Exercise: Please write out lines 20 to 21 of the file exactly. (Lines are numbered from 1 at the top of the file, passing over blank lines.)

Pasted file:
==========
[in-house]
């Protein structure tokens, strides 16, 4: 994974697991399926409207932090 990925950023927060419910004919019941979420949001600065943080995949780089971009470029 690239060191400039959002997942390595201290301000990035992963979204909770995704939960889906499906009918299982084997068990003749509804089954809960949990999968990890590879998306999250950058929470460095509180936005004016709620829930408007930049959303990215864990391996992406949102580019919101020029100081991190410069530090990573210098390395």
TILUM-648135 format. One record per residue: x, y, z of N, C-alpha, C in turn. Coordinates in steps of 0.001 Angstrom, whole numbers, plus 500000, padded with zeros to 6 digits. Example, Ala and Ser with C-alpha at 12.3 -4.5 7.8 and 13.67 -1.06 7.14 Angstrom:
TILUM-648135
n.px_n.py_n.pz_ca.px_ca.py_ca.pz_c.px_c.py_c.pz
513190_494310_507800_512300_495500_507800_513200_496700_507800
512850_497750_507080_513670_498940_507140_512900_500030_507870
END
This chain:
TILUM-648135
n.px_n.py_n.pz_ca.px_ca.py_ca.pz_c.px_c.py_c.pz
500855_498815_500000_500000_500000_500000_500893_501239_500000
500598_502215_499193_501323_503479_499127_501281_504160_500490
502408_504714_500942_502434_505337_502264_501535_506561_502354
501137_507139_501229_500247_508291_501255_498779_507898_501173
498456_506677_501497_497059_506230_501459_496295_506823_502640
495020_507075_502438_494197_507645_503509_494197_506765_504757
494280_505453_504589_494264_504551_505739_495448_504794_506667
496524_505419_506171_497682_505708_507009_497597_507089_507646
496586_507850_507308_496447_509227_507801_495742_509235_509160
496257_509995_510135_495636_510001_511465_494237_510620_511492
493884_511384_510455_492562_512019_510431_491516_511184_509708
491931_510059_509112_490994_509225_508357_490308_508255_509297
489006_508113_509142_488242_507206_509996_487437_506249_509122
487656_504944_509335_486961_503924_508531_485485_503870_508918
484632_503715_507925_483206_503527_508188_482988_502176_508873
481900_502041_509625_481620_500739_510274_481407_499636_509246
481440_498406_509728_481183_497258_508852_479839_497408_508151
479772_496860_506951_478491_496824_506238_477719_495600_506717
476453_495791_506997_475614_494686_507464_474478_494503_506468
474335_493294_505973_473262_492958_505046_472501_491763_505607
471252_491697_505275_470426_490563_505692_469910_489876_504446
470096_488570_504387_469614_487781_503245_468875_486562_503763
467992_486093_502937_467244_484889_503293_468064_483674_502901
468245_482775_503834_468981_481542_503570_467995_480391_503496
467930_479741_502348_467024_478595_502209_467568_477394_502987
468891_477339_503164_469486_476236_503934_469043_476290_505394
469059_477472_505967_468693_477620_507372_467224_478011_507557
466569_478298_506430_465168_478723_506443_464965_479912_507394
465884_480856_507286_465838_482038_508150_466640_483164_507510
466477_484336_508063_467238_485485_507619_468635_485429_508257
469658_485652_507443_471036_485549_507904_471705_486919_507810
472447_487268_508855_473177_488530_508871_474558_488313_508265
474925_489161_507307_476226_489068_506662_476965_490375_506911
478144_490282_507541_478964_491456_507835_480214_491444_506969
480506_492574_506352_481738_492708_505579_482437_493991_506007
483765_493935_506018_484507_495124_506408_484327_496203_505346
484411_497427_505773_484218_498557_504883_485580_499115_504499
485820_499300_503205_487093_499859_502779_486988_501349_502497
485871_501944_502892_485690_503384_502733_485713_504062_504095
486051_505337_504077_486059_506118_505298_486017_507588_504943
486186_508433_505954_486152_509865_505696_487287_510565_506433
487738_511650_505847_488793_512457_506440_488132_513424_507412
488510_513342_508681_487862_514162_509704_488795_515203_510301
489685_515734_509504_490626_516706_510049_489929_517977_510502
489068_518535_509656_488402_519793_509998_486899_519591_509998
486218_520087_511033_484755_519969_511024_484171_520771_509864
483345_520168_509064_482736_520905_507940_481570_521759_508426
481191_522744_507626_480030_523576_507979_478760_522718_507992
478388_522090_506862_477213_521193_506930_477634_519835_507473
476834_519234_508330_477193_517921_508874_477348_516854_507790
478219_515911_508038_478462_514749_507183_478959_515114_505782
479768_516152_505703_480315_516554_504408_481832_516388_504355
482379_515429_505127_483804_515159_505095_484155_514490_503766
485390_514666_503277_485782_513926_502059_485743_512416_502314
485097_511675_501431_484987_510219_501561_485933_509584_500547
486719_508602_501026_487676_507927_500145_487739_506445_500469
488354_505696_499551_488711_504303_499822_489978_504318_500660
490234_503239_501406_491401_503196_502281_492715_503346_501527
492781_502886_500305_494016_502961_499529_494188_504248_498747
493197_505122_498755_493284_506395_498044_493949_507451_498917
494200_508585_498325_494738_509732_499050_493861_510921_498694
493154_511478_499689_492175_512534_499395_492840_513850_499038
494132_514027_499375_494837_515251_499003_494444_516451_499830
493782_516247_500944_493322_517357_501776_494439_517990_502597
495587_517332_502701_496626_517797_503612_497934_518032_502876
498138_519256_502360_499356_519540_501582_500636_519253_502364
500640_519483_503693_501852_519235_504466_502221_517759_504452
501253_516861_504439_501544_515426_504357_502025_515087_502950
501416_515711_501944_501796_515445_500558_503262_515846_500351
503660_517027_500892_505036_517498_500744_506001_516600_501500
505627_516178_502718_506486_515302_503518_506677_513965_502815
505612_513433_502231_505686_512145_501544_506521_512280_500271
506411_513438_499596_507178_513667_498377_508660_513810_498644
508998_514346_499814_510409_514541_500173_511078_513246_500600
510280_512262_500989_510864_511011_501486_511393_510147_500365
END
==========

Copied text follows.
496586_507850_507308_496447_509227_507801_495742_509235_509160
496257_509995_510135_495636_510001_511465_494237_510620_511492